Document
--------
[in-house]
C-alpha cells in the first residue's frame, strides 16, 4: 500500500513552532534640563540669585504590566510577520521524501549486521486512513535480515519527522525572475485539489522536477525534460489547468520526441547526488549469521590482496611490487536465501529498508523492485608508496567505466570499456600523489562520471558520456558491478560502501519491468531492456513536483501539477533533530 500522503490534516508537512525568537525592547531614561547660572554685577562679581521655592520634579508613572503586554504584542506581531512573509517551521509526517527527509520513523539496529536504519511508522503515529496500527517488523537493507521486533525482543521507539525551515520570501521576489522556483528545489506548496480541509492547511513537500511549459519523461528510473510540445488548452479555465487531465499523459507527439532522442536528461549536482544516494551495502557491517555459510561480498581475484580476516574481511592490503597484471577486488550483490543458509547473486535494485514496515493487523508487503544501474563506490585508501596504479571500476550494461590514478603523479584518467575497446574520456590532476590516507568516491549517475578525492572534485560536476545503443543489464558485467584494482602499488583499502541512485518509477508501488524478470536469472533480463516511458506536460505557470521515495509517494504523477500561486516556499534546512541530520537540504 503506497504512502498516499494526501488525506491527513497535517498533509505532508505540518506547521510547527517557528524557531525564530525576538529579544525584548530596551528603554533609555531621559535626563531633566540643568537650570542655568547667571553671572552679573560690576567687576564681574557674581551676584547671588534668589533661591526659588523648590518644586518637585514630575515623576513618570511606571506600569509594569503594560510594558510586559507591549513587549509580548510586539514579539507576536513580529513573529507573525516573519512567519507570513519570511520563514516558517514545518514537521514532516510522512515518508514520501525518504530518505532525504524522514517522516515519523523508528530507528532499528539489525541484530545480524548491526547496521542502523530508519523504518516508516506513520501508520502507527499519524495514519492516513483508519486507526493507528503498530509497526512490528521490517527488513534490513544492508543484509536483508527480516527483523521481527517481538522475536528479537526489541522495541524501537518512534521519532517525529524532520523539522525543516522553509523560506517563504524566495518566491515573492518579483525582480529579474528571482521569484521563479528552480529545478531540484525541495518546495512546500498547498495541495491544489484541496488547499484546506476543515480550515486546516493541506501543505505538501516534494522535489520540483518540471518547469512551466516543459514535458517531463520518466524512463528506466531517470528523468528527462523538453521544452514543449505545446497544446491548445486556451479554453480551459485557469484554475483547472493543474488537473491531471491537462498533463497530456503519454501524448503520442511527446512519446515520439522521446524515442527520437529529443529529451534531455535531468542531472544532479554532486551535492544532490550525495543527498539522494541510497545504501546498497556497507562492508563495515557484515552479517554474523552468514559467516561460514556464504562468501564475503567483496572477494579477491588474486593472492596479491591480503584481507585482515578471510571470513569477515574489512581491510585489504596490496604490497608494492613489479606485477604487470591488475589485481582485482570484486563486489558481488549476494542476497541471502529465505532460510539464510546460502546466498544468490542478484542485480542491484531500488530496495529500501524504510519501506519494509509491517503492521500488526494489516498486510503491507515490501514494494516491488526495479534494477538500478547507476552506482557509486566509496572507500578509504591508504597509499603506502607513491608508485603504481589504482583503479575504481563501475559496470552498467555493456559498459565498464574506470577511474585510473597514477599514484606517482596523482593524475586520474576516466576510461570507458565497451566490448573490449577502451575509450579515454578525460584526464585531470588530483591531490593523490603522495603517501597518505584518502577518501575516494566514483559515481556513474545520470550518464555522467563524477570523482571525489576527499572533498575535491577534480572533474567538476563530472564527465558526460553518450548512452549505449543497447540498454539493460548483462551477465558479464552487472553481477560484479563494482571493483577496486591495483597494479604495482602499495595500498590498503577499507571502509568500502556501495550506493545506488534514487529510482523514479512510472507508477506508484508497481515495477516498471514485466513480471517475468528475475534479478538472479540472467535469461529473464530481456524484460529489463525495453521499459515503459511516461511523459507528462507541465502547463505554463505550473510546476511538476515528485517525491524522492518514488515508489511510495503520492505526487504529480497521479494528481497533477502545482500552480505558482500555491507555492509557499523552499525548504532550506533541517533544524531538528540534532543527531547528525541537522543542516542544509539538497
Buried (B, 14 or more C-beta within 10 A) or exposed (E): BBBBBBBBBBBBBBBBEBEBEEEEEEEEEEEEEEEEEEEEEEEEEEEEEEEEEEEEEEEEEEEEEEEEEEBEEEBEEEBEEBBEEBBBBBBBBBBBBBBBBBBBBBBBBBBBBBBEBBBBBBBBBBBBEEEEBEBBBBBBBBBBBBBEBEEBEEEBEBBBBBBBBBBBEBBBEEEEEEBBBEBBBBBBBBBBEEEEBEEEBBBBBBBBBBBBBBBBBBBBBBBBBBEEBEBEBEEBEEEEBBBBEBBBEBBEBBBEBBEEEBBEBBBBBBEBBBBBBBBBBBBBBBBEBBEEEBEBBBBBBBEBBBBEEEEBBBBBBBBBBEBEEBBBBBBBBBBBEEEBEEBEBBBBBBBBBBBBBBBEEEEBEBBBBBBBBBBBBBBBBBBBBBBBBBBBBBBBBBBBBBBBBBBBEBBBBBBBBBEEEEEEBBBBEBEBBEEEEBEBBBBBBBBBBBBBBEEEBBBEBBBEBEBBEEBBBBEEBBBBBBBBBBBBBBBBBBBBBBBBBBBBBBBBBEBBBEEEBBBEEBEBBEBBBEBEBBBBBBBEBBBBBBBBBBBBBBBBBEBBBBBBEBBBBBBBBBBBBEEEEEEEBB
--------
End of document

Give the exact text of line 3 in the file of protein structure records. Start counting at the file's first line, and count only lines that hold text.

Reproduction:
Buried (B, 14 or more C-beta within 10 A) or exposed (E): BBBBBBBBBBBBBBBBEBEBEEEEEEEEEEEEEEEEEEEEEEEEEEEEEEEEEEEEEEEEEEEEEEEEEEBEEEBEEEBEEBBEEBBBBBBBBBBBBBBBBBBBBBBBBBBBBBBEBBBBBBBBBBBBEEEEBEBBBBBBBBBBBBBEBEEBEEEBEBBBBBBBBBBBEBBBEEEEEEBBBEBBBBBBBBBBEEEEBEEEBBBBBBBBBBBBBBBBBBBBBBBBBBEEBEBEBEEBEEEEBBBBEBBBEBBEBBBEBBEEEBBEBBBBBBEBBBBBBBBBBBBBBBBEBBEEEBEBBBBBBBEBBBBEEEEBBBBBBBBBBEBEEBBBBBBBBBBBEEEBEEBEBBBBBBBBBBBBBBBEEEEBEBBBBBBBBBBBBBBBBBBBBBBBBBBBBBBBBBBBBBBBBBBBEBBBBBBBBBEEEEEEBBBBEBEBBEEEEBEBBBBBBBBBBBBBBEEEBBBEBBBEBEBBEEBBBBEEBBBBBBBBBBBBBBBBBBBBBBBBBBBBBBBBBEBBBEEEBBBEEBEBBEBBBEBEBBBBBBBEBBBBBBBBBBBBBBBBBEBBBBBBEBBBBBBBBBBBBEEEEEEEBB